Archives – June, 2009
As has everyone I know, I’ve been obsessively tuning into print, TV and Internet coverage of the horribly tragic, sad and untimely death of pop icon Michael Jackson. Back in the day, I was a huge Michael fan (before he morphed into someone unrecognizable). I still love his songs, and have found myself mindlessly humming and singing along with “Wanna Be Startin’ Somethin’,” “Don’t Stop ‘Til You Get Enough,” “The Lady in My Life,” and the telling “Black or White.”
But being a journalist who’s always searching for the sociological meaning and truth behind current events—and goodness knows this is the biggest global one since Barack Obama was elected president of the United States—I see Michael far beyond the off-the-charts performances, fantastically creative music and videos, and even the eccentricities that defined his later years.
Over the past few days, I’ve heard it stated by everyone from the Rev. Al Sharpton to former “CBS Evening News” anchor Dan Rather that Michael Jackson’s most lasting legacy to the world just might be the fact that he was the first African-American artist to achieve true global superstardom without constantly reminding folks he was black. These social critics—and I concur—changed the world by paving the way for global audiences to embrace and accept Chicago Bulls basketball phenom Michael Jordan, multimedia mogul Oprah Winfrey, golf genius Tiger Woods, and President Obama, who has ignited the world’s imagination in a way unlike any politician in my 40-year-old lifetime.
Now you say, what does this have to do with international travel? I say it has EVERYTHING to do with it ….
Continue June 28, 2009
You know what struck me watching the post-election events unfold in Iran this week? How something as seemingly simple as the act of traveling can make SUCH a difference when it comes to intercultural understanding. Thank goodness we in the United States finally have a president who’s thoughtful and respectful of other folks in the world… but there are still some – and largely on the conservative end of the spectrum – who still see the world as “us” versus “them.” I just wonder what our country’s – and the world’s – relationships would be like if more of us traveled to “their” nation, saw how “they” lived, understood how “they” thought.
And that reminded me of a thought-provoking and in hindsight, truly prescient new book I just picked up from acclaimed travel writer (and of course, PBS television star) Rick Steves. In Travel as a Political Act, Steves explains that there’s far more travel than “good-value hotels, great art and tasty cuisine.” While he writes about travels throughout Europe (his travel business’s main focus), El Salvador, and Morocco, it’s his “Mission: Understand Iran” chapter that speaks most to me now….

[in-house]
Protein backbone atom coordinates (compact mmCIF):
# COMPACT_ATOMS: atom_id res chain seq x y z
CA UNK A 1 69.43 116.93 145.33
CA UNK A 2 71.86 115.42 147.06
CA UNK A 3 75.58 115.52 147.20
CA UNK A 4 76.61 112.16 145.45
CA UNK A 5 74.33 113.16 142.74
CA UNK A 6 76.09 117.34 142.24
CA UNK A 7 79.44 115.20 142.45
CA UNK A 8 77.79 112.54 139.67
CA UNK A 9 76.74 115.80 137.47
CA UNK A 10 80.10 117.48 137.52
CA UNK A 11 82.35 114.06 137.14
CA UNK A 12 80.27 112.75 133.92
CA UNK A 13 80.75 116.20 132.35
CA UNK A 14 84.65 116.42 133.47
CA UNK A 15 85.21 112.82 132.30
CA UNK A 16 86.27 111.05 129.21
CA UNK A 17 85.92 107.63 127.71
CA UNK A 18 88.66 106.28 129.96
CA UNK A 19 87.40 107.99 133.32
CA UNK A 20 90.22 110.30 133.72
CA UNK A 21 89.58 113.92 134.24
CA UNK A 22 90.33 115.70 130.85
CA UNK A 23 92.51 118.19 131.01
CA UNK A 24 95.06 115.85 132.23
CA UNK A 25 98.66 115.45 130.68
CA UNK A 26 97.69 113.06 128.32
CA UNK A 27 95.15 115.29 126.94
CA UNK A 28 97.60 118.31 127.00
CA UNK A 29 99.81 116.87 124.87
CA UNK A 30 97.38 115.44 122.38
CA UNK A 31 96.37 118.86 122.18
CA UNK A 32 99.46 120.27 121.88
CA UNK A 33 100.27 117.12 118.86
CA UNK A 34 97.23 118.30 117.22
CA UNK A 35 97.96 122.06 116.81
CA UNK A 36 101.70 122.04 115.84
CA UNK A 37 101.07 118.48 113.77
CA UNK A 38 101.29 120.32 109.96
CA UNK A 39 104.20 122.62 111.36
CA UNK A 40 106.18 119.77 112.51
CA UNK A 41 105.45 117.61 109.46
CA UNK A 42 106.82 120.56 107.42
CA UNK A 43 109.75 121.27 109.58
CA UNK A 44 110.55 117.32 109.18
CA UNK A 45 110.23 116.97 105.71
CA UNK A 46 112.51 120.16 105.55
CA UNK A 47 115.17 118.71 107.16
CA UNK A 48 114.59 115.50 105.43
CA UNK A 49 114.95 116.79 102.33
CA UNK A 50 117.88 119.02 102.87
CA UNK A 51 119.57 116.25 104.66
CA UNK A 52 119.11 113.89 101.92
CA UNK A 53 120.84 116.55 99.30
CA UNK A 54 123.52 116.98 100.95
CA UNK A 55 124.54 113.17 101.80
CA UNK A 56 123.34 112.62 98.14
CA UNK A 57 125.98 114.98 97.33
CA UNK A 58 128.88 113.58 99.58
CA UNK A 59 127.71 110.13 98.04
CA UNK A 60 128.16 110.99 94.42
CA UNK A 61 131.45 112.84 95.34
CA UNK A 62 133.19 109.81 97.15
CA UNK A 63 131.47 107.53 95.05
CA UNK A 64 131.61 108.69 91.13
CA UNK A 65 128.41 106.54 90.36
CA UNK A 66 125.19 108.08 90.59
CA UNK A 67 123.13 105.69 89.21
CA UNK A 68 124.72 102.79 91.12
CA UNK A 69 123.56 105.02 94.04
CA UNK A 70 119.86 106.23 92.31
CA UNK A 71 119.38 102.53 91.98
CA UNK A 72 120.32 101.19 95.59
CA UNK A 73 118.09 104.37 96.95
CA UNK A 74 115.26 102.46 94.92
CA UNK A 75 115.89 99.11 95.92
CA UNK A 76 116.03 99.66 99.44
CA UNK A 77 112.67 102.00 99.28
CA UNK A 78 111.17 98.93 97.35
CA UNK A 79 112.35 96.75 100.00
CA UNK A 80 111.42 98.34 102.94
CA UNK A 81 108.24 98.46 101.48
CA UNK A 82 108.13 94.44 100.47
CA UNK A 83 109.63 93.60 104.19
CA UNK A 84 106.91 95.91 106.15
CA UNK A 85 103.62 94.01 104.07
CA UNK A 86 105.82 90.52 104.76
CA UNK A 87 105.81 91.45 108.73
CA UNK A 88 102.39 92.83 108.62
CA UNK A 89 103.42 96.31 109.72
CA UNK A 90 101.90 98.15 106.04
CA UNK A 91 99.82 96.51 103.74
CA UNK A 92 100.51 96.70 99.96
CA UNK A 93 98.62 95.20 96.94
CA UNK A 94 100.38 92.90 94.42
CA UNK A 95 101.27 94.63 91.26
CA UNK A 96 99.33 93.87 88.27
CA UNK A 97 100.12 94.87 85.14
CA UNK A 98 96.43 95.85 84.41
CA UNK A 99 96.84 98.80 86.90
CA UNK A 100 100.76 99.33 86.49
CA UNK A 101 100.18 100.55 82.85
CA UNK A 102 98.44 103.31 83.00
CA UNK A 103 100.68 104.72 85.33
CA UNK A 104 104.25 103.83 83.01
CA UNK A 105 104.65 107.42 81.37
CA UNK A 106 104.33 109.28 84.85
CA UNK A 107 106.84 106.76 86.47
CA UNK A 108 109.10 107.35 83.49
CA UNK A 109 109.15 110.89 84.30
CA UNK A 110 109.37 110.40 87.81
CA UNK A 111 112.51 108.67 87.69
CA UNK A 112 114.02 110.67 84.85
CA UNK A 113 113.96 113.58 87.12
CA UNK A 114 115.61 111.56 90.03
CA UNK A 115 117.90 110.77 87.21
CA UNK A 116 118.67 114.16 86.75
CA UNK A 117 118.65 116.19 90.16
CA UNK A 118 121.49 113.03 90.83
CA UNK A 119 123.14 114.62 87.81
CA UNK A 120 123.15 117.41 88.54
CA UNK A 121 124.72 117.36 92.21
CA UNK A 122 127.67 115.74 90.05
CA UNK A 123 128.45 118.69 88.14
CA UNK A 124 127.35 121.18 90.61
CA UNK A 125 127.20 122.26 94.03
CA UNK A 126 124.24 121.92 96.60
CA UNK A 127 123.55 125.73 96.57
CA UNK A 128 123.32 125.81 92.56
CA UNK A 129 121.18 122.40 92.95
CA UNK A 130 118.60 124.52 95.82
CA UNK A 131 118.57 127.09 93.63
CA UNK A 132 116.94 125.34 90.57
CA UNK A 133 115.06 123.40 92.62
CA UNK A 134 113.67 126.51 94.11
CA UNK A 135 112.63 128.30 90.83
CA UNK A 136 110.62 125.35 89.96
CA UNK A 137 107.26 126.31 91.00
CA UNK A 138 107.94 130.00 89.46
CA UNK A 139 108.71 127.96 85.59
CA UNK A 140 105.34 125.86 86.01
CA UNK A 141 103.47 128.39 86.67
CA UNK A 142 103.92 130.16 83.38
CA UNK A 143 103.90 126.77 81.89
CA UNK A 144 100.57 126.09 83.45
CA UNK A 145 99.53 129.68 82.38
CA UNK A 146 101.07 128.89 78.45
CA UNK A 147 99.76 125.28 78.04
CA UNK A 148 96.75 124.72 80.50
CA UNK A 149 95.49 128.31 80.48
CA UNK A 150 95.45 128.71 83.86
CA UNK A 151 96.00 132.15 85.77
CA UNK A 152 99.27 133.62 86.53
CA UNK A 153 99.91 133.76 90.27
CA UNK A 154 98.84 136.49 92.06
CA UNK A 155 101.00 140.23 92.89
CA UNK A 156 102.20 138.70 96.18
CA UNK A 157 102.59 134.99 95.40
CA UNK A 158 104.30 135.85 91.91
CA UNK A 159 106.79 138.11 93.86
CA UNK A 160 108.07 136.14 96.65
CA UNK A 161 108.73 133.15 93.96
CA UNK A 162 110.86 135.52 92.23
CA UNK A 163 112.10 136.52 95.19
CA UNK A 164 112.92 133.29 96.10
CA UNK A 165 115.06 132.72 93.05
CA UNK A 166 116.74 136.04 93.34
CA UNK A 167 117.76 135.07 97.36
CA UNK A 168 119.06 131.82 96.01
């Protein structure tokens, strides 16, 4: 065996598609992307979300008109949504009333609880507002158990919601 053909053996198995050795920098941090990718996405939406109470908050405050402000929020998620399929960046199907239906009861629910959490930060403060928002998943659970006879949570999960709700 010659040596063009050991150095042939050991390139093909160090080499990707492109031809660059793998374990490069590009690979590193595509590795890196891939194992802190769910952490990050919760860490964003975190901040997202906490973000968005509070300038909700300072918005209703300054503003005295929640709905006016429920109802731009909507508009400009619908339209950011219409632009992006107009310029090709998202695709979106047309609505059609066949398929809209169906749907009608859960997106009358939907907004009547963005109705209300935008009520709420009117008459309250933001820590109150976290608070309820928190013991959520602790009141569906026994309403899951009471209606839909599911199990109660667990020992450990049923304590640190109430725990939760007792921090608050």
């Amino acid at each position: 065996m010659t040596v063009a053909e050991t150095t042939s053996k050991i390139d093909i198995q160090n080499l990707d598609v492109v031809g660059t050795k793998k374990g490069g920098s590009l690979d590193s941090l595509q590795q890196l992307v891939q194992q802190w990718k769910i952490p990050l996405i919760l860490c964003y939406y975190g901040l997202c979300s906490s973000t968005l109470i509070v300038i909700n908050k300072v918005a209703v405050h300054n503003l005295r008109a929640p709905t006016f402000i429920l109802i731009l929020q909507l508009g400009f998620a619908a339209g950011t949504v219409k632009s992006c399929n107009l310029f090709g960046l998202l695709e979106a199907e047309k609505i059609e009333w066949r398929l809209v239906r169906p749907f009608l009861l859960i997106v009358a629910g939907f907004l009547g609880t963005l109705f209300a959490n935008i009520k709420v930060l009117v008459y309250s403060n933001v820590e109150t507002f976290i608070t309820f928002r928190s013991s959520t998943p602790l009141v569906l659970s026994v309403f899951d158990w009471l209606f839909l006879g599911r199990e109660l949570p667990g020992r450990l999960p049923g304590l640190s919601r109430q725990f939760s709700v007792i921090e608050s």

Continue June 19, 2009
I’ve had this theory for a long time: While we African-Americans sometimes feel our color can be a pseudo-“liability” here in the States, it certainly can be an asset once we leave our native shores and travel abroad. I was reminded of this last week when President Barack Obama gave his potentially game-changing speech in Egypt.
It was a striking sight to see TV cameras pan across the crowd gathered inside Cairo University to hear him. Most of the faces were some shade of brown, from café au lait to cinnamon to chocolate. From just looking at them, any of ‘em could have been a cousin, aunt or uncle of Obama’s. And while few mainstream news outlets have called it as such, one HUGE reason for our president’s broad worldwide appeal is the fact that he looks like so much of the world….
Continue June 12, 2009
I was thrilled to read last week that adorable young Malia and Sasha Obama would be joining President Barack and First Lady Michelle (and of course, First Granny Marian) in Paris and later London for their first European trip. It did my heart a world of good to know that these charming mesdemoiselles would be serving as America’s junior ambassadors to a continent obsessed with their glamorous parents—and one thrilled to see our formerly “you’re-either-with-us-or-against-us” nation back in the global mix.
But politics aside, I was thrilled for these two African-American girls, ages 8 and 10, both getting a chance to experience what life is like outside the prism of the United States. Granted, these are kids of privilege. Even if their dad wasn’t the leader of the free world, they’re the children of extremely well-educated and worldly parents and had a chance to travel to Africa back in 2006. But as I’ve found over the years, there is NOTHING like foreign travel to open your eyes to the realities of your own country. I just wish I’d had the chance to discover this way earlier in life rather than starting in my 20s. I’ve certainly tried to make up for lost time, visiting nearly 30 countries since then!
Just imagine how different we Americans would be if we started engaging the world as kids the Obamas’ age….
Continue June 10, 2009